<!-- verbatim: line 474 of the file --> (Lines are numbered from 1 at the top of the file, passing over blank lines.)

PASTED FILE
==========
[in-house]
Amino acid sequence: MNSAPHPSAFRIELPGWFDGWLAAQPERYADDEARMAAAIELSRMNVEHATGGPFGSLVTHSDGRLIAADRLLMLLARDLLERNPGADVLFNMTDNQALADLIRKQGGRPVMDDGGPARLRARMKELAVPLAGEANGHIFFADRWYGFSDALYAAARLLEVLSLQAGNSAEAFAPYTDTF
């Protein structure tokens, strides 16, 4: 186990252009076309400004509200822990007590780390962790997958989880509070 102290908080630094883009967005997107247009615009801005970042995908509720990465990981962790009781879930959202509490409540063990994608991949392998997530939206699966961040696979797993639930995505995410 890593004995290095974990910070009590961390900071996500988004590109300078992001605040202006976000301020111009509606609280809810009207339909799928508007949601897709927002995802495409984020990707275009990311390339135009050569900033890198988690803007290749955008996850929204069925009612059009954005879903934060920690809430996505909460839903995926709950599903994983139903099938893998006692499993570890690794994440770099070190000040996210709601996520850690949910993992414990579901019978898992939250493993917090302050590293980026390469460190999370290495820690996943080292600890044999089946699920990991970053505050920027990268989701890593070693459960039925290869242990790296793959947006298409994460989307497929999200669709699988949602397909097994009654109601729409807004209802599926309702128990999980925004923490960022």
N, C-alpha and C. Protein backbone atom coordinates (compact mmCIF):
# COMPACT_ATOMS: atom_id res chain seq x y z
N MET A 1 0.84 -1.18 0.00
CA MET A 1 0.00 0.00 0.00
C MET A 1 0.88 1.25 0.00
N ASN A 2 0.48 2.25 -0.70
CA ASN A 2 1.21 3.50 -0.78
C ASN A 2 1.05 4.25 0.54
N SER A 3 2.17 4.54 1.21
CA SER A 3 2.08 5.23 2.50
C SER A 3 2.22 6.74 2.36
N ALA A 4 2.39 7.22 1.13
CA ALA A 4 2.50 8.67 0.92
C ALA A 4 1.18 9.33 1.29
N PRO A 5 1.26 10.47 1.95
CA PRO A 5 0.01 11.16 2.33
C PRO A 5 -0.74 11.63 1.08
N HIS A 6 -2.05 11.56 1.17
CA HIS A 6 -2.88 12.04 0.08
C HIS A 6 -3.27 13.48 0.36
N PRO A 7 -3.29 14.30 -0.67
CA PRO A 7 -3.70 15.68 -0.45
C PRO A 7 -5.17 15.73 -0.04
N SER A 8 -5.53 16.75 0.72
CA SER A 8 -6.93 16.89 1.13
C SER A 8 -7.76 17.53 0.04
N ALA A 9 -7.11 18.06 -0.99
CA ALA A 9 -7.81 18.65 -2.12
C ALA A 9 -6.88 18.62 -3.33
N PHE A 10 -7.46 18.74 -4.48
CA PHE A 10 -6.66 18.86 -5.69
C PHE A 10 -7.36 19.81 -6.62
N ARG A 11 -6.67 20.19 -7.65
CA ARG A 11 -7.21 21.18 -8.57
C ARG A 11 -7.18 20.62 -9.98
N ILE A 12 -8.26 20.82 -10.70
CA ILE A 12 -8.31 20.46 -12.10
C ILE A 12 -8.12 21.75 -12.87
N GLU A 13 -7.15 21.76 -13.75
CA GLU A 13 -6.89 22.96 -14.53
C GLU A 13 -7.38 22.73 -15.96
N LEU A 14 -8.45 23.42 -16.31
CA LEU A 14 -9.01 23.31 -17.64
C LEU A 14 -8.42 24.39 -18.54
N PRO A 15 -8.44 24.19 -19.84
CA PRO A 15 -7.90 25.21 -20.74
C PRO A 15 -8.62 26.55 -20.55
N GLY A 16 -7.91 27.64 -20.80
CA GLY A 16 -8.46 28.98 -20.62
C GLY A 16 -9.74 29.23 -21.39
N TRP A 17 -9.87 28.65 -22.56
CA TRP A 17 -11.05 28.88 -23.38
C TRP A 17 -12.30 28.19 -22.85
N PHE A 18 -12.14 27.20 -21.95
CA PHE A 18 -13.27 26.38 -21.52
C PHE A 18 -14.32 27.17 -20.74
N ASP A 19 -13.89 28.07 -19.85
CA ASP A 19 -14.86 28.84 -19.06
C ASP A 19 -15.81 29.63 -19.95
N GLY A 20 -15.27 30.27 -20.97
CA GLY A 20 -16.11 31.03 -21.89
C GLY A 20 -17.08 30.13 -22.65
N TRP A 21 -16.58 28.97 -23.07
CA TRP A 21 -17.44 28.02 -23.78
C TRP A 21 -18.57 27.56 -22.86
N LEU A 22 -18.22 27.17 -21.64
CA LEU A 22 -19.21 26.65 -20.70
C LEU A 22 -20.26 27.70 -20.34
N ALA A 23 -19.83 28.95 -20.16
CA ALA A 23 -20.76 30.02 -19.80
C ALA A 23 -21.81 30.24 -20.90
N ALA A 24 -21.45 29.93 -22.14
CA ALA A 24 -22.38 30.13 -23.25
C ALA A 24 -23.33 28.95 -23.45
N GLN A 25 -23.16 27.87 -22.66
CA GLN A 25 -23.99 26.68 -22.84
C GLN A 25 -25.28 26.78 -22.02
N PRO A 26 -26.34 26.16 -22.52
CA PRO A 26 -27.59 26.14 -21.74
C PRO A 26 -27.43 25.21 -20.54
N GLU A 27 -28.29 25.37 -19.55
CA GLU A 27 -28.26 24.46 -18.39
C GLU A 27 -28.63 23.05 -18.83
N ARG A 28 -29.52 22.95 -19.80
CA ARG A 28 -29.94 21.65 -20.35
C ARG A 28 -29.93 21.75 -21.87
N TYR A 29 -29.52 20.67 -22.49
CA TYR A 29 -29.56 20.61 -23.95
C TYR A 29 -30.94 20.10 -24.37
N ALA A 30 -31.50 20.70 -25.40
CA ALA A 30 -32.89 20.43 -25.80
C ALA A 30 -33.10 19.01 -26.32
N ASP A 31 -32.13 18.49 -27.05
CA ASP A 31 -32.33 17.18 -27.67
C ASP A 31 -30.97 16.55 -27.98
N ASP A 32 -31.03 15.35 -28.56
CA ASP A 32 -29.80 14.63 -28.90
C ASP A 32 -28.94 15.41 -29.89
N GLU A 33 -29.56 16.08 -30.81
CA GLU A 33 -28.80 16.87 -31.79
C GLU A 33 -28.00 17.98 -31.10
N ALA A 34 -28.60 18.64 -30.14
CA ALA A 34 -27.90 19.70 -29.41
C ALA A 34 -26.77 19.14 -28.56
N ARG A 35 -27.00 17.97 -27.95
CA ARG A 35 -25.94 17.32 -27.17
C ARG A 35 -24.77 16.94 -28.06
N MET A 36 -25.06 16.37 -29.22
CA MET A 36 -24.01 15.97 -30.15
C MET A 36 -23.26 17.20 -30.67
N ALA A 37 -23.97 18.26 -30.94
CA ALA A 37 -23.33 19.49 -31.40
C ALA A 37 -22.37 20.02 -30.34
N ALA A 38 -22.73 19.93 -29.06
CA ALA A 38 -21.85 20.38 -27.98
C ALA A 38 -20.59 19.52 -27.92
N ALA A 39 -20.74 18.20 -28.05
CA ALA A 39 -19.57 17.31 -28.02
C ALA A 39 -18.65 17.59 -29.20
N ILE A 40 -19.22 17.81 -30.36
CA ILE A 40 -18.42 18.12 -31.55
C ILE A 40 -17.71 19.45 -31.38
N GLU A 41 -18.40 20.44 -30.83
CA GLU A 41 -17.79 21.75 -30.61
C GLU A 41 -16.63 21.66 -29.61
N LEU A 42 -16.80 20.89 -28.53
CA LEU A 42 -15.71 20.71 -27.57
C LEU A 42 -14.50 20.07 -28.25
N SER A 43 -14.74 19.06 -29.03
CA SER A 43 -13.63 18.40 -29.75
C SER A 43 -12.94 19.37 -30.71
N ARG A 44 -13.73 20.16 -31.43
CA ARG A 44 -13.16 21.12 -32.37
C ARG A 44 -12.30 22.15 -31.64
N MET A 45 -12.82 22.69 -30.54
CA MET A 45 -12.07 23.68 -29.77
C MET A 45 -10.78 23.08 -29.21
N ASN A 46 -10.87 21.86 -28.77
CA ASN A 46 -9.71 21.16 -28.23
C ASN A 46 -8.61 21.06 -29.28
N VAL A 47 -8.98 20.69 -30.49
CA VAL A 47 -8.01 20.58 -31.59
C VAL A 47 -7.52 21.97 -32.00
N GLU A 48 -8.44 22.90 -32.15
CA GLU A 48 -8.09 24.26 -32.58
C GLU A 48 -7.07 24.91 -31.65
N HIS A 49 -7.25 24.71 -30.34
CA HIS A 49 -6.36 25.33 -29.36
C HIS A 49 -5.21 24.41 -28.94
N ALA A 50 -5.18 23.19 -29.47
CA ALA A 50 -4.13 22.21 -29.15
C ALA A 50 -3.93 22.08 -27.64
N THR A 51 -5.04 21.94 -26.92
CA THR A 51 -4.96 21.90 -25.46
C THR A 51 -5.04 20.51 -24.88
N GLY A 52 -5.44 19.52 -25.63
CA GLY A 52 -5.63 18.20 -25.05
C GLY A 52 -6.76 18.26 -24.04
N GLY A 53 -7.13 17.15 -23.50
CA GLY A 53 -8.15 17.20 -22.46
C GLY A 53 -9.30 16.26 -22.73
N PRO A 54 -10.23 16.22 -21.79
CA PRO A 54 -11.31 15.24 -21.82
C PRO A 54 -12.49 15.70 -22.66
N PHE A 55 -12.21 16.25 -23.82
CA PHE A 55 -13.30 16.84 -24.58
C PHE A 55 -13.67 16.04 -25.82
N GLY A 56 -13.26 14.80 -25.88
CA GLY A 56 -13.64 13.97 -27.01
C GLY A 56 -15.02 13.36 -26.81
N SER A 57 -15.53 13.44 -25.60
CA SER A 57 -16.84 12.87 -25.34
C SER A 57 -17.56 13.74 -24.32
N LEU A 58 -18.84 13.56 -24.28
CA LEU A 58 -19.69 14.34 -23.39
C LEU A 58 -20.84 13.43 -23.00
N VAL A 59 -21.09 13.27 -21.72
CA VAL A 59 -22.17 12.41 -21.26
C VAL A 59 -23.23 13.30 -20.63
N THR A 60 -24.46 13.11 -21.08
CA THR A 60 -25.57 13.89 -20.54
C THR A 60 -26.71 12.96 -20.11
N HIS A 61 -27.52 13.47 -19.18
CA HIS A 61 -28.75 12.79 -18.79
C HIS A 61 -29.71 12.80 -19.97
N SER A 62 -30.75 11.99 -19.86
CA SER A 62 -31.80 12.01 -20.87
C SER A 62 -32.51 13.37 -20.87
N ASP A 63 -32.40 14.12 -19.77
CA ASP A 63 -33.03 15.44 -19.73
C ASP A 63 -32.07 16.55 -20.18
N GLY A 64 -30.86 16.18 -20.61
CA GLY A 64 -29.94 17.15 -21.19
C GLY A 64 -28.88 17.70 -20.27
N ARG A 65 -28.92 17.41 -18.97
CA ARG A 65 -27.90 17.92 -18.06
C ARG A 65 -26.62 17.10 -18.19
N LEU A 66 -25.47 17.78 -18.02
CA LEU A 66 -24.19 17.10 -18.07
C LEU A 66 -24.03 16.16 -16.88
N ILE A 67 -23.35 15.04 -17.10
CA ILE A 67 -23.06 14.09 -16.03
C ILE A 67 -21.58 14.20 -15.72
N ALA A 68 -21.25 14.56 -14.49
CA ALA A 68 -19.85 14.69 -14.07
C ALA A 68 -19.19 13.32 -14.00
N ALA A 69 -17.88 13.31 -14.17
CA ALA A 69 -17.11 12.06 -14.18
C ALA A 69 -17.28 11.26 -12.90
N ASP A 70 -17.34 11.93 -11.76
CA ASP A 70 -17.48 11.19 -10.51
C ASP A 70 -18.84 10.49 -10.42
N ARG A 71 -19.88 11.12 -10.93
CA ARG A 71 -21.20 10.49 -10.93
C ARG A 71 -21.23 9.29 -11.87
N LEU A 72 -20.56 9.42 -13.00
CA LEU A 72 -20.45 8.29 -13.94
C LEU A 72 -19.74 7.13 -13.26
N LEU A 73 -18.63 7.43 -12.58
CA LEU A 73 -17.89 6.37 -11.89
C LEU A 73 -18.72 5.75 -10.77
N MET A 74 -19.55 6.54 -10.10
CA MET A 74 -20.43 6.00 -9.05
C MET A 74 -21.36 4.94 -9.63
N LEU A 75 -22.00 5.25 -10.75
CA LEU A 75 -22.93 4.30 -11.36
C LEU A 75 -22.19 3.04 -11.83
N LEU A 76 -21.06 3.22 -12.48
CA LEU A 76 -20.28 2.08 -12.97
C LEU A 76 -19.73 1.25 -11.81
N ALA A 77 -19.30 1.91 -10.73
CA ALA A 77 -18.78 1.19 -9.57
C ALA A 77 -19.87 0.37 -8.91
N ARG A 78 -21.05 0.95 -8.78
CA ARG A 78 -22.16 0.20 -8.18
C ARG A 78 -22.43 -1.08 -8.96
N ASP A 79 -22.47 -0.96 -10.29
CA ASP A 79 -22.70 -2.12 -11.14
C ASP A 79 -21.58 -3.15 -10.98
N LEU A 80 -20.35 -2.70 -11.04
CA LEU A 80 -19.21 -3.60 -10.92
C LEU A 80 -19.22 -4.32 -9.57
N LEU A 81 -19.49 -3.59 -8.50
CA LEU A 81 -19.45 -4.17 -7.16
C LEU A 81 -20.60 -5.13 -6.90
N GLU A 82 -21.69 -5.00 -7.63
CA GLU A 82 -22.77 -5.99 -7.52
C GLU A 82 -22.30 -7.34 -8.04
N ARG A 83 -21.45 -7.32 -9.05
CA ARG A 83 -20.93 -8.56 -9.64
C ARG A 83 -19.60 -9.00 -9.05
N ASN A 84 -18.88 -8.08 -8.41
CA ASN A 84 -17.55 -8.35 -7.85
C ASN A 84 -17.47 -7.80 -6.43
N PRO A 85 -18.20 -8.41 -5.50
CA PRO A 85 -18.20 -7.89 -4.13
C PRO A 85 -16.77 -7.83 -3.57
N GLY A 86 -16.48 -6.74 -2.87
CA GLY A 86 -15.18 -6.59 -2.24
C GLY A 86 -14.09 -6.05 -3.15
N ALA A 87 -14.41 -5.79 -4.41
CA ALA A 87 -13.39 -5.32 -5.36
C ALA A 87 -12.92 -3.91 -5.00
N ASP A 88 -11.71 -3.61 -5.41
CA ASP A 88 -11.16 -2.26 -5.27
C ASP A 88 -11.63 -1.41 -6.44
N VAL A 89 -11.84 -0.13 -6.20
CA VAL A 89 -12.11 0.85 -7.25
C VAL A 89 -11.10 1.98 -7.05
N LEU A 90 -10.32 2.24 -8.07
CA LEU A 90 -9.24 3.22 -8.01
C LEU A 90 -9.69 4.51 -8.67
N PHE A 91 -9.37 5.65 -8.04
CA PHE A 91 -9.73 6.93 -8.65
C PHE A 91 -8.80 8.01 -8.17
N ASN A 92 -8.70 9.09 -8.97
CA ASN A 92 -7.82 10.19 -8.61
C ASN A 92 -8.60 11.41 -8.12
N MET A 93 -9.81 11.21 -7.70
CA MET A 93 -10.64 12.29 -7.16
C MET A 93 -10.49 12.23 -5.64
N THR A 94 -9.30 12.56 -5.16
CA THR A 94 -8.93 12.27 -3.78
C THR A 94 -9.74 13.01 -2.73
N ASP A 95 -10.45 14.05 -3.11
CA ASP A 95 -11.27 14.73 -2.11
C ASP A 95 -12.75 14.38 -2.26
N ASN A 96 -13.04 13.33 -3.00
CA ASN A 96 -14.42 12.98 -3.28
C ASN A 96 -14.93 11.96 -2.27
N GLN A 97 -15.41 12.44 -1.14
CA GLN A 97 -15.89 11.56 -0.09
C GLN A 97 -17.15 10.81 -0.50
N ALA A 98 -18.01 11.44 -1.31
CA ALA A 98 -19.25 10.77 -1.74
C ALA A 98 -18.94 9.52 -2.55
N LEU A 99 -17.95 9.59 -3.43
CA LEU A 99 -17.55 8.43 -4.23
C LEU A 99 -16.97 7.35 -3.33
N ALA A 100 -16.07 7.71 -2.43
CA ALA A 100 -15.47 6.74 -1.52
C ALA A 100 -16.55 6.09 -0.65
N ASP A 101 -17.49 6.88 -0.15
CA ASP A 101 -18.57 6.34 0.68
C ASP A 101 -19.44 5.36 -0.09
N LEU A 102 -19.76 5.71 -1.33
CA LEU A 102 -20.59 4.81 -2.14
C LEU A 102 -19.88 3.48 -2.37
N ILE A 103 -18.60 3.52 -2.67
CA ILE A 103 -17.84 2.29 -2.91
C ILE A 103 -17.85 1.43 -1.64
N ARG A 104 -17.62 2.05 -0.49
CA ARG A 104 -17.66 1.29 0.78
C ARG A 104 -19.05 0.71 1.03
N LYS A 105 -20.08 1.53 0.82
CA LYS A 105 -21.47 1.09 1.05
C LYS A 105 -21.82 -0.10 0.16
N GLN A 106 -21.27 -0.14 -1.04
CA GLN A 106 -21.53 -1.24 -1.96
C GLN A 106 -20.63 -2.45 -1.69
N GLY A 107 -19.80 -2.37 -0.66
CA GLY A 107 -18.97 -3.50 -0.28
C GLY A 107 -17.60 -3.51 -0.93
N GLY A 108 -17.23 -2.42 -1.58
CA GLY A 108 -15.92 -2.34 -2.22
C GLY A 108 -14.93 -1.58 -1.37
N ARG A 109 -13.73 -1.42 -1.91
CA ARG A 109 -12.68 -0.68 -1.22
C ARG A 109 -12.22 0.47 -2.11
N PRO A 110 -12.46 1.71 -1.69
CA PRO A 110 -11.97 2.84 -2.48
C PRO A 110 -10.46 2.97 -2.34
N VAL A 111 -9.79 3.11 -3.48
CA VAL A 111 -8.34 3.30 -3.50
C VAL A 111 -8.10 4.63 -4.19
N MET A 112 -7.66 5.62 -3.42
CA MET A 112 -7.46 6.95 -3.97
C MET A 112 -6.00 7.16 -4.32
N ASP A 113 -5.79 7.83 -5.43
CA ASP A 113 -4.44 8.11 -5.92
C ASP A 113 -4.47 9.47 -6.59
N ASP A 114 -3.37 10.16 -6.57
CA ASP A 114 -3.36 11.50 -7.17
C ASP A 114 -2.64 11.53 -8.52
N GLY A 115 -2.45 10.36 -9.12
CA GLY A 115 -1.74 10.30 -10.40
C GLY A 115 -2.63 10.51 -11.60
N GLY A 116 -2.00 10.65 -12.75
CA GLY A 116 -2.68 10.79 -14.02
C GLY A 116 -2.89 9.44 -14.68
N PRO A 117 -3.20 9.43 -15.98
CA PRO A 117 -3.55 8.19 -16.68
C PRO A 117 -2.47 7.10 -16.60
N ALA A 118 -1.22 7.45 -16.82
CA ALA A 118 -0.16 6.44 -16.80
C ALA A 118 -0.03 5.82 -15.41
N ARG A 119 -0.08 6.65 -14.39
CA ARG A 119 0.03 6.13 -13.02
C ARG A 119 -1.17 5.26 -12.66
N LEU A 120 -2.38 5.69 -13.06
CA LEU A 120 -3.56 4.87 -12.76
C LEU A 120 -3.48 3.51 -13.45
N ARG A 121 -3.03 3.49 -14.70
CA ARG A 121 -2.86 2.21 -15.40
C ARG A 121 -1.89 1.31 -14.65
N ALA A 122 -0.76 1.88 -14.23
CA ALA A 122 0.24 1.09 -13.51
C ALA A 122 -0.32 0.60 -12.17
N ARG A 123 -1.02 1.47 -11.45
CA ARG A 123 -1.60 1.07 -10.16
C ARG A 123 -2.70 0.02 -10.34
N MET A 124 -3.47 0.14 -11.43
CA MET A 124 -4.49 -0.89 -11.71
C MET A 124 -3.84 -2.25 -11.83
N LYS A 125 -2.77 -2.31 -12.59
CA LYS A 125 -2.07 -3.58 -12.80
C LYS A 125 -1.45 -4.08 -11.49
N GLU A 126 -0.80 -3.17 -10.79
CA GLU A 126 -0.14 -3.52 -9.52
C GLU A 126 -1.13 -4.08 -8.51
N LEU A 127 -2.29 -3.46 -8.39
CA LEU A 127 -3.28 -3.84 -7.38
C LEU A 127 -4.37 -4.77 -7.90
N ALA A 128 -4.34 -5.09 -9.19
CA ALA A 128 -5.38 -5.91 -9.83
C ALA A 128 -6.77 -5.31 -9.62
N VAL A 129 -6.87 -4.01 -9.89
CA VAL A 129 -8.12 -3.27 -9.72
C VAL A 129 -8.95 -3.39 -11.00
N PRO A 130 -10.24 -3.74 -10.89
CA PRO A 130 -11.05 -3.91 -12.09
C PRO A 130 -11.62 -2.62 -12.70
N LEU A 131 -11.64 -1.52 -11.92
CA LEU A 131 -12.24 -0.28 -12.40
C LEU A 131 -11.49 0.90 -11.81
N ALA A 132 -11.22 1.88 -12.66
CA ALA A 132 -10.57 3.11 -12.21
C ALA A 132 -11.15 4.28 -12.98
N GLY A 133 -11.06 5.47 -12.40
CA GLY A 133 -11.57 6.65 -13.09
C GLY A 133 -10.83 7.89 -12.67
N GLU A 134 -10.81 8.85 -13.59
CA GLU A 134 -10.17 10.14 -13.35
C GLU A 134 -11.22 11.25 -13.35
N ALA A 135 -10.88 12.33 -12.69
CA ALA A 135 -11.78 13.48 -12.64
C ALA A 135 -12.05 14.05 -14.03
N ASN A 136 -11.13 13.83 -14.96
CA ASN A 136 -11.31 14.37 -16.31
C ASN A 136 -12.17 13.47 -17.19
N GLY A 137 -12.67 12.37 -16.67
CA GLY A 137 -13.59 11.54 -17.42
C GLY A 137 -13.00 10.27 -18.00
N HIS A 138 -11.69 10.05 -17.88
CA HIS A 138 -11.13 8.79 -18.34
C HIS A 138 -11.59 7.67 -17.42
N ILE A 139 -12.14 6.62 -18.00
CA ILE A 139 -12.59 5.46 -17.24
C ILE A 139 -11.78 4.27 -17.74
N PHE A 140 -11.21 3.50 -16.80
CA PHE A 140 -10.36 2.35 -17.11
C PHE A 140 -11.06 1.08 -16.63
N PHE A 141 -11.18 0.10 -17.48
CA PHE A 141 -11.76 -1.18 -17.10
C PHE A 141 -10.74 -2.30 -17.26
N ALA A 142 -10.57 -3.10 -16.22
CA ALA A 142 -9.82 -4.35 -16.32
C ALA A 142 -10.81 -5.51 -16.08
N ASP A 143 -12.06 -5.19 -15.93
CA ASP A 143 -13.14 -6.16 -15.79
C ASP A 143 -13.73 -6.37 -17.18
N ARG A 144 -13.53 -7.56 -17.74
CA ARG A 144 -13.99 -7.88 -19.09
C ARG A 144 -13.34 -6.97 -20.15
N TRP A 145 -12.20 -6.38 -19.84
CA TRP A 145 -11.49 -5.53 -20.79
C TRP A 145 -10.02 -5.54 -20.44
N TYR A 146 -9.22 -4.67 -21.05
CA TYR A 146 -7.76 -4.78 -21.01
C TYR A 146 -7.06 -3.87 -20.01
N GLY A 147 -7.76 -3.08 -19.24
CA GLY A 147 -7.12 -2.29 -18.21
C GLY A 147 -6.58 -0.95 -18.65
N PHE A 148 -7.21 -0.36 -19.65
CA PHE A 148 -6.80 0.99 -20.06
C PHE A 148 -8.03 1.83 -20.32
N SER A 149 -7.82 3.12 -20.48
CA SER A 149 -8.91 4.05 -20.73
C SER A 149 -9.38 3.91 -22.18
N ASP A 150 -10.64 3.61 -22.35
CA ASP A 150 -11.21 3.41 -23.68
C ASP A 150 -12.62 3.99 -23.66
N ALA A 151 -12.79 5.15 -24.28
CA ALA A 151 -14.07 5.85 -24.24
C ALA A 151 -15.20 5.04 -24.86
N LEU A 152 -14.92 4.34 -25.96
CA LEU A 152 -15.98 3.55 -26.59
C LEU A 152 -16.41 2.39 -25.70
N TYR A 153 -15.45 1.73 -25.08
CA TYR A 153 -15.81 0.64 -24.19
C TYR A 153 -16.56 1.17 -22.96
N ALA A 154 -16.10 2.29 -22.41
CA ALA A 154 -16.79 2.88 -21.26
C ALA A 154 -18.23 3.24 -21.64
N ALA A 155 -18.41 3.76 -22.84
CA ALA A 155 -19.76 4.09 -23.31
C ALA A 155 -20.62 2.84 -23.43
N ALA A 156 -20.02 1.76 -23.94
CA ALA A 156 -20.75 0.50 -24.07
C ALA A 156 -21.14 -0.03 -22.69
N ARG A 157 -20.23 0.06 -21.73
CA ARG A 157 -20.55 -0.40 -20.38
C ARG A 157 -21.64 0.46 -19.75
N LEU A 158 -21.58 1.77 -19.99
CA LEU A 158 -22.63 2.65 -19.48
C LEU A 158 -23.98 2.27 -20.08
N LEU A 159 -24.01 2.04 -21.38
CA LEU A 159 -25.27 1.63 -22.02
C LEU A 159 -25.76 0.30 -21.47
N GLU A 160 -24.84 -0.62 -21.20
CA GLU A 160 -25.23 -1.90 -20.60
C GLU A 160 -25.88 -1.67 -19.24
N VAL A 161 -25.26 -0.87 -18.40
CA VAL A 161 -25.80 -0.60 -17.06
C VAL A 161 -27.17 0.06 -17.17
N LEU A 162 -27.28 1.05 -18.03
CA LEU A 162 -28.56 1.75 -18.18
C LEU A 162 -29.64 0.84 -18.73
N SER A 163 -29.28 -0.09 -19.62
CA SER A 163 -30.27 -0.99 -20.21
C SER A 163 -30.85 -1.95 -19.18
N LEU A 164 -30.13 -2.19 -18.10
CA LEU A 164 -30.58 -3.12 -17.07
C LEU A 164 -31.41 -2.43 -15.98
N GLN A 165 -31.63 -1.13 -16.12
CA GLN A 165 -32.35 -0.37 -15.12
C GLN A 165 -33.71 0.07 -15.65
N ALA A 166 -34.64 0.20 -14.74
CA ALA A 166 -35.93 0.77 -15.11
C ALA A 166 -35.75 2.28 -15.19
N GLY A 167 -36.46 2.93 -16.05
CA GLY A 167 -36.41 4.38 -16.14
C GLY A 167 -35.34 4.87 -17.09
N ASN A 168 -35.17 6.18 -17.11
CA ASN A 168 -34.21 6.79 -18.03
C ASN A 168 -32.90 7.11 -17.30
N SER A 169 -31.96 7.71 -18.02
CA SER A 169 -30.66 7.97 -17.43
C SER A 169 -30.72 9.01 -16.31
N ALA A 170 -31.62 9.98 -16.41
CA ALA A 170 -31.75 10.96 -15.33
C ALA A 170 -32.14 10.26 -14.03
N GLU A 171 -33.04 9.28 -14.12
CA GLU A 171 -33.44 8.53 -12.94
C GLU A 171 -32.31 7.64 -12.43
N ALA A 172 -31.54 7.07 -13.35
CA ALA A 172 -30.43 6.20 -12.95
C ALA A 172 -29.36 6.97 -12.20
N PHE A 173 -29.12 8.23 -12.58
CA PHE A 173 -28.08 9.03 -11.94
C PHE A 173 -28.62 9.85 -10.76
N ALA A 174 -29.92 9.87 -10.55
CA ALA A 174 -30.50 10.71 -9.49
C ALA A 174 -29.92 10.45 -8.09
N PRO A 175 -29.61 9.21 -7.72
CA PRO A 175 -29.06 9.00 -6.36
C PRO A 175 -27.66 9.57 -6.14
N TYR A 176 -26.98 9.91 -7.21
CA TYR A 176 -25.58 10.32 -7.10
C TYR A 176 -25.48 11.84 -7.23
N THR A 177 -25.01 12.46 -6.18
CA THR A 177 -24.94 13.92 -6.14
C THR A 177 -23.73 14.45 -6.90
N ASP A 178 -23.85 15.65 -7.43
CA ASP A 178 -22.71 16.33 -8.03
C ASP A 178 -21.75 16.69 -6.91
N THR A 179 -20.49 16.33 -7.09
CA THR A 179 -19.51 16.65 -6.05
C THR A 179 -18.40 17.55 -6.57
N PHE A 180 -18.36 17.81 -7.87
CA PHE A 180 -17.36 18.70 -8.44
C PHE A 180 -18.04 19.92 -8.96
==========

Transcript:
N ARG A 157 -20.23 0.06 -21.73